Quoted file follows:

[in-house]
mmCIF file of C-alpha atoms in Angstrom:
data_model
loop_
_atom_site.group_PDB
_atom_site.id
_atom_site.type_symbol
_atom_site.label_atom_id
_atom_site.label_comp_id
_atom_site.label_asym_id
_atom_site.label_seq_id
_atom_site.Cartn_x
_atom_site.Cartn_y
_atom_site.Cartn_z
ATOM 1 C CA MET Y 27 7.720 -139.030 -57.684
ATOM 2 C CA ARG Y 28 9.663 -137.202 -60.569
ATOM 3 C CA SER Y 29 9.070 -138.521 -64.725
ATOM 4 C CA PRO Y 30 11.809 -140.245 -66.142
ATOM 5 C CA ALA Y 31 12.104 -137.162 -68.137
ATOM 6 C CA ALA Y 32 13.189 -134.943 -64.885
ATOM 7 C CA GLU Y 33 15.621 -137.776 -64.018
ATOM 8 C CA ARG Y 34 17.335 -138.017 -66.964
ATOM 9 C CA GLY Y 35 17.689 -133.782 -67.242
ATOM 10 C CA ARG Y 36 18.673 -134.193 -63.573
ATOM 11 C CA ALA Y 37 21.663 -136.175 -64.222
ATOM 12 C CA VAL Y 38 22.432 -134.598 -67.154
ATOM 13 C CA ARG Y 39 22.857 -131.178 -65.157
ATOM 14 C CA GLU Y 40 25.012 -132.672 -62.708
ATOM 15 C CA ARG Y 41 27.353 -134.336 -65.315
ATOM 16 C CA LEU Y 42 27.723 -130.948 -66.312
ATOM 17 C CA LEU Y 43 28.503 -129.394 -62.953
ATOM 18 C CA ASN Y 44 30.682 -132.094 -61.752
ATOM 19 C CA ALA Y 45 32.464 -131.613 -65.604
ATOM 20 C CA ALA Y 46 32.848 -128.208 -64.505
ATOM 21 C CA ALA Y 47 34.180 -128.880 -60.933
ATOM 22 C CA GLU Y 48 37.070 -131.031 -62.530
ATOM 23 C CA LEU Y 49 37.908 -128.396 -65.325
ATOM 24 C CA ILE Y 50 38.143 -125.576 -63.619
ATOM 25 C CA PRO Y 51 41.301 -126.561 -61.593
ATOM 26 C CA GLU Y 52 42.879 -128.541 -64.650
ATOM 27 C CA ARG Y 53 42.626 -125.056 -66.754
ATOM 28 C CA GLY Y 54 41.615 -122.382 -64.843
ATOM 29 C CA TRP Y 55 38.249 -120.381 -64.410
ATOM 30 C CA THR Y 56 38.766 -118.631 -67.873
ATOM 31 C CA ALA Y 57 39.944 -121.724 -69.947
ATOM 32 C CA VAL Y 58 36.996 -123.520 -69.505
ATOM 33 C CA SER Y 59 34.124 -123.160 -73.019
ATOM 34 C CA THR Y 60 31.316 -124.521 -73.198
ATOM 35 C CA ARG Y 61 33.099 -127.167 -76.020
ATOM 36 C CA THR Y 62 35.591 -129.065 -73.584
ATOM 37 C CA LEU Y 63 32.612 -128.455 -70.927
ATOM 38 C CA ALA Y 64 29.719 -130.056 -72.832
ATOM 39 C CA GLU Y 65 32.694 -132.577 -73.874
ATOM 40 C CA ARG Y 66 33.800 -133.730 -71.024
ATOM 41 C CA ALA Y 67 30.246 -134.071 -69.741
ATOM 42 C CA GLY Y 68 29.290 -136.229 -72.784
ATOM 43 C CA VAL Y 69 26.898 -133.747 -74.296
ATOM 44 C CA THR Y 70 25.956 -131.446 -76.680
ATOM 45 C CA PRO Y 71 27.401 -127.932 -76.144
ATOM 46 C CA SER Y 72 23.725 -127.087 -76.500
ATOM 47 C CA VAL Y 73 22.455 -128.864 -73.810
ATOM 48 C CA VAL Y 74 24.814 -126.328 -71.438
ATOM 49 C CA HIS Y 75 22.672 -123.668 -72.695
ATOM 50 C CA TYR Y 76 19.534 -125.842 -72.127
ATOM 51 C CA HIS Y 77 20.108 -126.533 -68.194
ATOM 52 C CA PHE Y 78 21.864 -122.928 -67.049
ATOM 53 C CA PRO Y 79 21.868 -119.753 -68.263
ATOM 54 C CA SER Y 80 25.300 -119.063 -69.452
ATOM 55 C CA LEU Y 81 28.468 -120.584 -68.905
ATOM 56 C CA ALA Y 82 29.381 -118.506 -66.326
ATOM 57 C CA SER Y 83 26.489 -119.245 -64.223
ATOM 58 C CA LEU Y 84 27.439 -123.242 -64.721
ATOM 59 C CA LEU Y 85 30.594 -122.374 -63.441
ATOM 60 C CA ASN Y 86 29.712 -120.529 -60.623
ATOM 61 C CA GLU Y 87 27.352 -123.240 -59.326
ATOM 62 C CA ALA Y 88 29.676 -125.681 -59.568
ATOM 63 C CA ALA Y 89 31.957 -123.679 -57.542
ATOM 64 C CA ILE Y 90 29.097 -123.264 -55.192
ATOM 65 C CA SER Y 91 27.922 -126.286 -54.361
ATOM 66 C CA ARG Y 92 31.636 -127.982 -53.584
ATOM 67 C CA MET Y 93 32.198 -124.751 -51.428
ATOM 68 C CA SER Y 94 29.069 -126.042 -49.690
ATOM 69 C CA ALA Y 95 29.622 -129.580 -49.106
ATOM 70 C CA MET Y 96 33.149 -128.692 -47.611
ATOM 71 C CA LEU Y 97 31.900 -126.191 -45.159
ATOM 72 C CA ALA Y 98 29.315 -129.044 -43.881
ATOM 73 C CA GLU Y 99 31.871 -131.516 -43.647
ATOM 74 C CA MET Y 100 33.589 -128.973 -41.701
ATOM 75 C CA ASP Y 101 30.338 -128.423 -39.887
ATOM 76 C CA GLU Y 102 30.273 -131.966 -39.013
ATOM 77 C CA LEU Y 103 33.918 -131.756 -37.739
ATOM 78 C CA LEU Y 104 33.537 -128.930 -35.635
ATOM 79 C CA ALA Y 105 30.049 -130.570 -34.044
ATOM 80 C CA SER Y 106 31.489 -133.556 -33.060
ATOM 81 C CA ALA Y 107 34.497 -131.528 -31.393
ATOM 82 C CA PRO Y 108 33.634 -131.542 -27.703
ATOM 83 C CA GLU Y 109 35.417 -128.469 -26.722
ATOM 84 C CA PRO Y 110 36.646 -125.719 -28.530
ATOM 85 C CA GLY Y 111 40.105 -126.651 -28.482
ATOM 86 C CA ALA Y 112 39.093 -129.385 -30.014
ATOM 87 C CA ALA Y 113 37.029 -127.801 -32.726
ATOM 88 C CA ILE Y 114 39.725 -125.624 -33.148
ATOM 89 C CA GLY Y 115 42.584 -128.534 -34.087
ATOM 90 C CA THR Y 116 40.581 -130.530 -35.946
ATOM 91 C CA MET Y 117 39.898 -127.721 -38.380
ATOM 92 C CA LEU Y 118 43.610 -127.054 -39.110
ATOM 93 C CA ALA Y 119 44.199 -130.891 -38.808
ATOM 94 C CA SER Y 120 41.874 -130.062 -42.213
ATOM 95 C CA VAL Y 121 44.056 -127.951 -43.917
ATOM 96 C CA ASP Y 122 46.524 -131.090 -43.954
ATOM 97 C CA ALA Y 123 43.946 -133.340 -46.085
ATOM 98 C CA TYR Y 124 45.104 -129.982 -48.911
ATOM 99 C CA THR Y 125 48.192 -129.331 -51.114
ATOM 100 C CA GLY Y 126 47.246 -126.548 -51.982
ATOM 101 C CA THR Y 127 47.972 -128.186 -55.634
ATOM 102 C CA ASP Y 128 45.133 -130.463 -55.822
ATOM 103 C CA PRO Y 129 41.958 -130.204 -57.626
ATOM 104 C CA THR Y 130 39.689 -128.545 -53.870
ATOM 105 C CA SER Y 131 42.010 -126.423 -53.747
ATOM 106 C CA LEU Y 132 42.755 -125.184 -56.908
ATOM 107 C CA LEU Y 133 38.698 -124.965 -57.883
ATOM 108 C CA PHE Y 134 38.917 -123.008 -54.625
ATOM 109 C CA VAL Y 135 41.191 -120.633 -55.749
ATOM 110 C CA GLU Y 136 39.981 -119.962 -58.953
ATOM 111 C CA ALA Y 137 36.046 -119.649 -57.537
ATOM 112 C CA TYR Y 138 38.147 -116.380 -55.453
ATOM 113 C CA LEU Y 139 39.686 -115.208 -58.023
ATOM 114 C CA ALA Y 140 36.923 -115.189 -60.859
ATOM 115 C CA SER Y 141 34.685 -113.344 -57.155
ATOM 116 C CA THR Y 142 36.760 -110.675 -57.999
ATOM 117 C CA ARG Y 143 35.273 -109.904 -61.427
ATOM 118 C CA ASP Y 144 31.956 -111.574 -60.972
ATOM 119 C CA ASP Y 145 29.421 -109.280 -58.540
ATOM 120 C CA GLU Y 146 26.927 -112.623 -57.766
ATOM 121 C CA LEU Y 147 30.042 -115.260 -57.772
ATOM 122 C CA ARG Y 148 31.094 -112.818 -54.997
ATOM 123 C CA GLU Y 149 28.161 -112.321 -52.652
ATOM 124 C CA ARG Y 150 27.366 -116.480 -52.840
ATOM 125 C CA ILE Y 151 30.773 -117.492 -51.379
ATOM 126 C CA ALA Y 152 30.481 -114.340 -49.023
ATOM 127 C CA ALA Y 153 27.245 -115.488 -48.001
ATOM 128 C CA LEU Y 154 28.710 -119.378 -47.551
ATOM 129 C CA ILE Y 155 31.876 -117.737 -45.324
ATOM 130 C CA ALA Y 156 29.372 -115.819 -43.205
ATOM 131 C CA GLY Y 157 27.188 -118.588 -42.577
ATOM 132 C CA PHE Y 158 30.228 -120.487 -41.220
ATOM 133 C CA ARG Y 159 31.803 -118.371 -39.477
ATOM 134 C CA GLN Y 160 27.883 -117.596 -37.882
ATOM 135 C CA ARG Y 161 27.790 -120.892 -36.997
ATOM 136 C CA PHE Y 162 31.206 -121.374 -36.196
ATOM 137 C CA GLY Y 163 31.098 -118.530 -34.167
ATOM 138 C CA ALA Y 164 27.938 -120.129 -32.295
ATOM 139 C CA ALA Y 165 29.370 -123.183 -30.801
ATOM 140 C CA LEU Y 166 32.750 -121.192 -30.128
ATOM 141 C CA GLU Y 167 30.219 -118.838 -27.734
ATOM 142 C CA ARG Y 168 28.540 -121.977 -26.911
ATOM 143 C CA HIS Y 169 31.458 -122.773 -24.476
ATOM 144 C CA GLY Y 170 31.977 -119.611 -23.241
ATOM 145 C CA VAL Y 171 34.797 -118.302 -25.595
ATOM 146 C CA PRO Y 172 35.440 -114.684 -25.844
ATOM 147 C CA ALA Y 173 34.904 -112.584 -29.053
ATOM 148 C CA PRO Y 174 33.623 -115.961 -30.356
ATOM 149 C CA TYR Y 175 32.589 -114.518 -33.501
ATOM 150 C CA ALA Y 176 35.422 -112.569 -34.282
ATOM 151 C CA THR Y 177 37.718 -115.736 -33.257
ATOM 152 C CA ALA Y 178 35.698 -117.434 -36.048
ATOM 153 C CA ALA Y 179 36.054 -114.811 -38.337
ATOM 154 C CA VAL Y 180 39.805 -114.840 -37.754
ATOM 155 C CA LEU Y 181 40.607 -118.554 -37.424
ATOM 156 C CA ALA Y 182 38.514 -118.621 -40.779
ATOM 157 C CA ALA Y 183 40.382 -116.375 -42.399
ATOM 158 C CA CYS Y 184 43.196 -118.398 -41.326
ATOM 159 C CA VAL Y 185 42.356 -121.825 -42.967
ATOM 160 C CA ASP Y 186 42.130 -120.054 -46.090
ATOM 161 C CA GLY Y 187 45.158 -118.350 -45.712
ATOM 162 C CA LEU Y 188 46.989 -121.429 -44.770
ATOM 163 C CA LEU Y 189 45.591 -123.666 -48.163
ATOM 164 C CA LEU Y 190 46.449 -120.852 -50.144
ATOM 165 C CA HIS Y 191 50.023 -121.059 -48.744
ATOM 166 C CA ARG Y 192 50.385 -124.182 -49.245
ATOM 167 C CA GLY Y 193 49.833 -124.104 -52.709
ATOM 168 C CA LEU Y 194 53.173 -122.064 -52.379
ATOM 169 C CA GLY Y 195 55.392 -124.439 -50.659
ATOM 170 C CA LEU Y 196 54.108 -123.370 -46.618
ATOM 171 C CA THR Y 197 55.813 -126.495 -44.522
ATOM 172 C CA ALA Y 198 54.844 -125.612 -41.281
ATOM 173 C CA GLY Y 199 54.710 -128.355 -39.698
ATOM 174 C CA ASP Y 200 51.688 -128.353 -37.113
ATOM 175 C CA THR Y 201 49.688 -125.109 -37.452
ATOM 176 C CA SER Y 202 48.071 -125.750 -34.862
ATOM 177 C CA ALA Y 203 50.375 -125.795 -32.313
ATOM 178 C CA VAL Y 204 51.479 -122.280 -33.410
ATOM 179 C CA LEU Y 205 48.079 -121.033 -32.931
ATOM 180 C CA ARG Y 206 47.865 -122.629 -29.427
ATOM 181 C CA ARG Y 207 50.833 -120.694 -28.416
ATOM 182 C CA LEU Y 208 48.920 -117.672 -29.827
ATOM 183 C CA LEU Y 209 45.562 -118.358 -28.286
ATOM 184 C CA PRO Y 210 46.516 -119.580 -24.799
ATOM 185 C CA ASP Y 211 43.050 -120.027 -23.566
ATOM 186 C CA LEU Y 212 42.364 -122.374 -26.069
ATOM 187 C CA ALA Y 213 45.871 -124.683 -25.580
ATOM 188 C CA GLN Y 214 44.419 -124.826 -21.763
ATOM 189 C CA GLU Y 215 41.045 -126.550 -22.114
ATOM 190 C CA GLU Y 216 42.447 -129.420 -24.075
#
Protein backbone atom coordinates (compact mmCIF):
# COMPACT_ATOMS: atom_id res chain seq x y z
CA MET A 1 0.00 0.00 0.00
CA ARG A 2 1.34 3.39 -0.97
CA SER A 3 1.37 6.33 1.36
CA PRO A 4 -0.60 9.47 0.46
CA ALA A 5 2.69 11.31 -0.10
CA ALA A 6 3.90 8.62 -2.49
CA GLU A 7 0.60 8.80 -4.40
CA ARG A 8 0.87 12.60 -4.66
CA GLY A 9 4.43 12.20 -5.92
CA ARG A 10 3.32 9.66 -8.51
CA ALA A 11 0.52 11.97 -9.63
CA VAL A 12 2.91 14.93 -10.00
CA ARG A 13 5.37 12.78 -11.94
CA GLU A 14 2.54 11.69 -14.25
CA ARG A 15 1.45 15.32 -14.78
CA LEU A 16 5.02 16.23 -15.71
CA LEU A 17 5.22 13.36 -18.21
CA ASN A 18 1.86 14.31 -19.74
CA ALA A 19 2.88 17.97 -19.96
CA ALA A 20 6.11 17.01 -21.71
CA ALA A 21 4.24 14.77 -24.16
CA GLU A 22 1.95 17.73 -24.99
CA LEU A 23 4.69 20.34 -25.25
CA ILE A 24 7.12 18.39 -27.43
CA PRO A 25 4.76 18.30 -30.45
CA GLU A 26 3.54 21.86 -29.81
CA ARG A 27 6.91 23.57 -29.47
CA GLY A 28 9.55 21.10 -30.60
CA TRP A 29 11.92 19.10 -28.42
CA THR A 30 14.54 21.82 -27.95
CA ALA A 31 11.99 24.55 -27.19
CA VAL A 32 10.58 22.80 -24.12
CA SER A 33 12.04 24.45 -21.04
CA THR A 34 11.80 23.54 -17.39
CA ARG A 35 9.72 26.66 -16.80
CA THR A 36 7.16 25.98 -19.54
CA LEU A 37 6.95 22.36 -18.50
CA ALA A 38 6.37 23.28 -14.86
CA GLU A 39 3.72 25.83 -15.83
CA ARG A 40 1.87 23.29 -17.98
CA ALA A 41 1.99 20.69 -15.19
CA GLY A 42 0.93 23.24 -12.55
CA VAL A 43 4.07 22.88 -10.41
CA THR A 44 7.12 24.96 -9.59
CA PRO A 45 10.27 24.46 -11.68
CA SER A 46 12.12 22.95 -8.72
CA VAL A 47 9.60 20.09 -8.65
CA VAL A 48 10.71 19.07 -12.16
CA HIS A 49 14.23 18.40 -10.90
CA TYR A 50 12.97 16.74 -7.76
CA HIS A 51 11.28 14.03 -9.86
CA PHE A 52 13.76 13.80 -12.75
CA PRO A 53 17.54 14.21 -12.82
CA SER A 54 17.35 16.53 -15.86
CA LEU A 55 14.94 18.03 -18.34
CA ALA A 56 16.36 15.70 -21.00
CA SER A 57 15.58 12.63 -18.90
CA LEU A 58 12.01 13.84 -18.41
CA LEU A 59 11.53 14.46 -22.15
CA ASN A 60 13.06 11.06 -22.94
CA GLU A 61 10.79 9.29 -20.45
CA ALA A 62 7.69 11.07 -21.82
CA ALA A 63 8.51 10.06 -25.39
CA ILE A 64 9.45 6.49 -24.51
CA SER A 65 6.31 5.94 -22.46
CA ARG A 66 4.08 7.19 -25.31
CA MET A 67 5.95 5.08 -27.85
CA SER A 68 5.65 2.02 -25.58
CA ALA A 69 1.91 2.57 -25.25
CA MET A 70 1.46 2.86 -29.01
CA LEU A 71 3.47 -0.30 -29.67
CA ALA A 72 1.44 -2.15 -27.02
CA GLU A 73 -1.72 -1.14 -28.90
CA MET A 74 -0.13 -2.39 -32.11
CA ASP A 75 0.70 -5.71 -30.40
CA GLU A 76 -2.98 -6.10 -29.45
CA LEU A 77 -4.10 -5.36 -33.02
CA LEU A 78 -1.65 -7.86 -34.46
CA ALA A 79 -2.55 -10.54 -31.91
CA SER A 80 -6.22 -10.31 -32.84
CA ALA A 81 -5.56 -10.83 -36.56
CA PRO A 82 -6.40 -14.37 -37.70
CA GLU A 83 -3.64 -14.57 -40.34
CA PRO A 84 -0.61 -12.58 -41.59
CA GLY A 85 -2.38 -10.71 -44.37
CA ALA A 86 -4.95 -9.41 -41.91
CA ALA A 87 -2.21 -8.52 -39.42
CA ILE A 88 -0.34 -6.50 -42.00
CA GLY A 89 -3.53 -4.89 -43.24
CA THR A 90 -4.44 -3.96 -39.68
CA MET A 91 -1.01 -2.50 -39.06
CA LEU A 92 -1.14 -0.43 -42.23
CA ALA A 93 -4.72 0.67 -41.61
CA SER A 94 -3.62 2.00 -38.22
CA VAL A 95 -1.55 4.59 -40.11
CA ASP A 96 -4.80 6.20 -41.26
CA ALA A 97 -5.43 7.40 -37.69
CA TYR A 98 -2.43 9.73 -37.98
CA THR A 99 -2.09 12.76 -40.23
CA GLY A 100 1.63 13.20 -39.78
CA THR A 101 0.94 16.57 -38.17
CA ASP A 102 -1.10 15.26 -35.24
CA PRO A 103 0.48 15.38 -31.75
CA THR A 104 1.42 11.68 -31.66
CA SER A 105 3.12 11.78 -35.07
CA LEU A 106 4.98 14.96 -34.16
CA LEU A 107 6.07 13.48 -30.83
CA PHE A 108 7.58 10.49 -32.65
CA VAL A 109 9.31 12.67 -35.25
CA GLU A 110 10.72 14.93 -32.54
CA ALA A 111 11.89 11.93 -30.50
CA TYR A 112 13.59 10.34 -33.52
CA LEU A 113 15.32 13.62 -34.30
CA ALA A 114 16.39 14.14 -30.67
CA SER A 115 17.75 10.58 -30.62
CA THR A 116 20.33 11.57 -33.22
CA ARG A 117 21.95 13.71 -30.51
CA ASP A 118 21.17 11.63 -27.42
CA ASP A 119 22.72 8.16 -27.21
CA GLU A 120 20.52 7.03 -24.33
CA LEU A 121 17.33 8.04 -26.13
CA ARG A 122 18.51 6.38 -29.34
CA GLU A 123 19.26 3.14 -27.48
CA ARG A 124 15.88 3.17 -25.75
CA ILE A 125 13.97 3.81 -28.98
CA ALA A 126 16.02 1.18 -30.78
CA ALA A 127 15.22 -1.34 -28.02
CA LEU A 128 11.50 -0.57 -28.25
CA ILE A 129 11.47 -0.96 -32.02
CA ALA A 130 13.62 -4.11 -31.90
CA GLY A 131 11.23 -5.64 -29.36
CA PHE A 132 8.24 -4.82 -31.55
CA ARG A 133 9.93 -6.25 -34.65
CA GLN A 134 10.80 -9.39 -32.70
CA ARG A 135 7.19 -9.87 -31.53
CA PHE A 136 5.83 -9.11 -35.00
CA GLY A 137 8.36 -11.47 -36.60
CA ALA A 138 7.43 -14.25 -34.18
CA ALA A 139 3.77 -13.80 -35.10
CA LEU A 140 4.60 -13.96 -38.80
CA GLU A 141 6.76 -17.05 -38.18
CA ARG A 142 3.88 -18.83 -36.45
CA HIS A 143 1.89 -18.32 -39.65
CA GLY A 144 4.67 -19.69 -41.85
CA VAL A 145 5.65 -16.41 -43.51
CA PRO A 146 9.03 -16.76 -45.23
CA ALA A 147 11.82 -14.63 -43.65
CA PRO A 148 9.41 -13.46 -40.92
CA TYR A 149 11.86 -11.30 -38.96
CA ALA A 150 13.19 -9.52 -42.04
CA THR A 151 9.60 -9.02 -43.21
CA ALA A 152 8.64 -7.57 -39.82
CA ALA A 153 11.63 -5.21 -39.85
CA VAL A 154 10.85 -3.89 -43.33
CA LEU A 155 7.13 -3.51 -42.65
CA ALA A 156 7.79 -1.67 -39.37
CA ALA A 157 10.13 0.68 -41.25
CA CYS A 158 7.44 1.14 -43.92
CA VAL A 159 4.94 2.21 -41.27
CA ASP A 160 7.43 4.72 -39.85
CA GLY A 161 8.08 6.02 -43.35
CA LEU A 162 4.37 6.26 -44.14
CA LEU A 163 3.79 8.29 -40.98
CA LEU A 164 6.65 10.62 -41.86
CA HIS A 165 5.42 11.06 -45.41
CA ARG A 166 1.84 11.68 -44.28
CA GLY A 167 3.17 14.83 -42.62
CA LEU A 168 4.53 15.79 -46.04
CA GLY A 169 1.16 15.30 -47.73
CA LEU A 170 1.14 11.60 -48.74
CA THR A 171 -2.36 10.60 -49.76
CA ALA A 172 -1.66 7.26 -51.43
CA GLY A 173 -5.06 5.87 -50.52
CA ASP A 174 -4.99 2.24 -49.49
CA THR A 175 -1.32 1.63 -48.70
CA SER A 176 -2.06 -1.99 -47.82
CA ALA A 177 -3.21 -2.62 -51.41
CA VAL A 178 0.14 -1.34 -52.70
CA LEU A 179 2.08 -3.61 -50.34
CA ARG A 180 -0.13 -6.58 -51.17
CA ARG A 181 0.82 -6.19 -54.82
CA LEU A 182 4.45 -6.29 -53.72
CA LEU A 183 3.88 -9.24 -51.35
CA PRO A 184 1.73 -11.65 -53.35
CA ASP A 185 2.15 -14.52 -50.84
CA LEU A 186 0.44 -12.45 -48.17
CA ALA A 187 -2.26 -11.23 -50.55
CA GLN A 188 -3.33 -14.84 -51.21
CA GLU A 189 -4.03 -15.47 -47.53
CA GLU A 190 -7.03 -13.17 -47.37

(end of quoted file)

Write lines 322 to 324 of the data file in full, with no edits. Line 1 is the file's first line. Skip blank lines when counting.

CA SER A 115 17.75 10.58 -30.62
CA THR A 116 20.33 11.57 -33.22
CA ARG A 117 21.95 13.71 -30.51